step = s;
    }

    public boolean hasNext()
    {
      return cur <= last;
    }

    public Integer next()
    {
      int result = cur;
      cur += step;
      return result;
    }

    public void remove() {}
  }

  static public class IndirectIterator implements Iterator<Integer>
  {
    RangeIterator cur;
    List<RangeIterator> pending = new ArrayList<RangeIterator>();

    public IndirectIterator( RangeIterator r1, RangeIterator r2 )
    {
      add( r1 );
      add( r2 );
    }

    public void add( RangeIterator iterator )
    {
      if (cur == null) cur = iterator;
      else pending.add( iterator );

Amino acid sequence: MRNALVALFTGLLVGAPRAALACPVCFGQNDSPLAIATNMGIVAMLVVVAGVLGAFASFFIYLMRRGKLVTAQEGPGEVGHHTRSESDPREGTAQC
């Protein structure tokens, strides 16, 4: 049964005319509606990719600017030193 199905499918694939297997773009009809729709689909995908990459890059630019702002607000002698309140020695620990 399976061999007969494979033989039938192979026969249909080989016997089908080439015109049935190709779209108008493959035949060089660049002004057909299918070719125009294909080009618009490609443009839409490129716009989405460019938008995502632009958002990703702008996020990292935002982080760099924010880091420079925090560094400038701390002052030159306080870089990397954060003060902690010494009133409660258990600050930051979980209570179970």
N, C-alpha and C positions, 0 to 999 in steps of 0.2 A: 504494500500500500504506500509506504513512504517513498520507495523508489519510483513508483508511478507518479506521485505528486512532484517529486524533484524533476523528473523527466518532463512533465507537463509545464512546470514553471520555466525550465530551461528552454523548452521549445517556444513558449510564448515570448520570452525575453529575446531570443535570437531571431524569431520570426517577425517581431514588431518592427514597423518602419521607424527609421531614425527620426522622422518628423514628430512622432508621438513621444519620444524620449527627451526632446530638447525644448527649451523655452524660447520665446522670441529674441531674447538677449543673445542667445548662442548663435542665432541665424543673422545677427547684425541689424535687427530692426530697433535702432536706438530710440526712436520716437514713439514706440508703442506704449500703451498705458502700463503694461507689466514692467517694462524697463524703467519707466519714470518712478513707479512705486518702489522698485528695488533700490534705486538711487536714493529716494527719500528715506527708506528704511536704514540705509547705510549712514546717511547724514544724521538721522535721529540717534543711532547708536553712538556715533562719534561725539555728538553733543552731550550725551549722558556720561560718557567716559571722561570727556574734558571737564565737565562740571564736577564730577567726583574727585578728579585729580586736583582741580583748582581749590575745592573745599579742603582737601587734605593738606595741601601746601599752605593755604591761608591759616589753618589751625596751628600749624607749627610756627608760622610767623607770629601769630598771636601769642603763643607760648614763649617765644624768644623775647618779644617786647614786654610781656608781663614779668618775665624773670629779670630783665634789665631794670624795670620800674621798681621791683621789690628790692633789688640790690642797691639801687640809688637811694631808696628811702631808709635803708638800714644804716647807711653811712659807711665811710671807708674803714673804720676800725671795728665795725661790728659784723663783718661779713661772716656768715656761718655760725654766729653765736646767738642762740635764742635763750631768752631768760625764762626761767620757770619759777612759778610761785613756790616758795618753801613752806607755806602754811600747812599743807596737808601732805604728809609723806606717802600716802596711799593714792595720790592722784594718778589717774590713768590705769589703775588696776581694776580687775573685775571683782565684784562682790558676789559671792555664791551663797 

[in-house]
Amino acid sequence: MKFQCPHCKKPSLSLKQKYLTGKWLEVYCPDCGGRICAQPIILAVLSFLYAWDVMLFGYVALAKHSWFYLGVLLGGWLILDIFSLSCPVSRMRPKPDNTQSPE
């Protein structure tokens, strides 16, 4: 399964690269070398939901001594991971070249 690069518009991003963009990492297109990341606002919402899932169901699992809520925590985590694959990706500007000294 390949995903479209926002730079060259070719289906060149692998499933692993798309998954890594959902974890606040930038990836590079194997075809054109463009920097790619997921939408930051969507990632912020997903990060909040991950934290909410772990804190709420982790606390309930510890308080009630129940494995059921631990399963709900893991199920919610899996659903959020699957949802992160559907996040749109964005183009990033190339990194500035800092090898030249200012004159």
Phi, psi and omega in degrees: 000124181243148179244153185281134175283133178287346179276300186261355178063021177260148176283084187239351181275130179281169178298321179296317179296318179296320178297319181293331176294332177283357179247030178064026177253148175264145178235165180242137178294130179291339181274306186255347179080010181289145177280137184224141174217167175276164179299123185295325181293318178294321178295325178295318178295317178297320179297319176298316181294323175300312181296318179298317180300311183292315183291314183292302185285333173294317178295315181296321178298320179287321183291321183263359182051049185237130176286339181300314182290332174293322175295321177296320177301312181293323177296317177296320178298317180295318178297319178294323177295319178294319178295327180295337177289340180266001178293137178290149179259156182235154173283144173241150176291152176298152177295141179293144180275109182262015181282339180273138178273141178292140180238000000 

}

    public void adjust_cur()
    {
      if (cur == null) return;
      while ( !cur.hasNext() )
      {
        if (pending.size() == 0)
        {
          cur = null;
          return;
        }

        cur = pending.get(0);
        pending.remove(0);
      }
    }

    public boolean hasNext()
    {
      adjust_cur();
      return (cur != null);
    }

    public Integer next()
    {
      adjust_cur();
      return cur.next();
    }

    public void remove(){}
  }

  static public boolean is_prime( int num )
  {
    IndirectIterator itor = new IndirectIterator( new RangeIterator(2,2,1),
        new RangeIterator(3,(int)Math.sqrt(num),2));
    while (itor.hasNext())
    {
      int divisor = itor.next();
      if (num % divisor == 0) return false;
    }
    return true;
  }

  static public void main( String[] args )
  {
    new Primes();
  }

  public Primes()
  {
    int low  = 100000000;
    int high = 100100000;

    long start_ms = System.currentTimeMillis();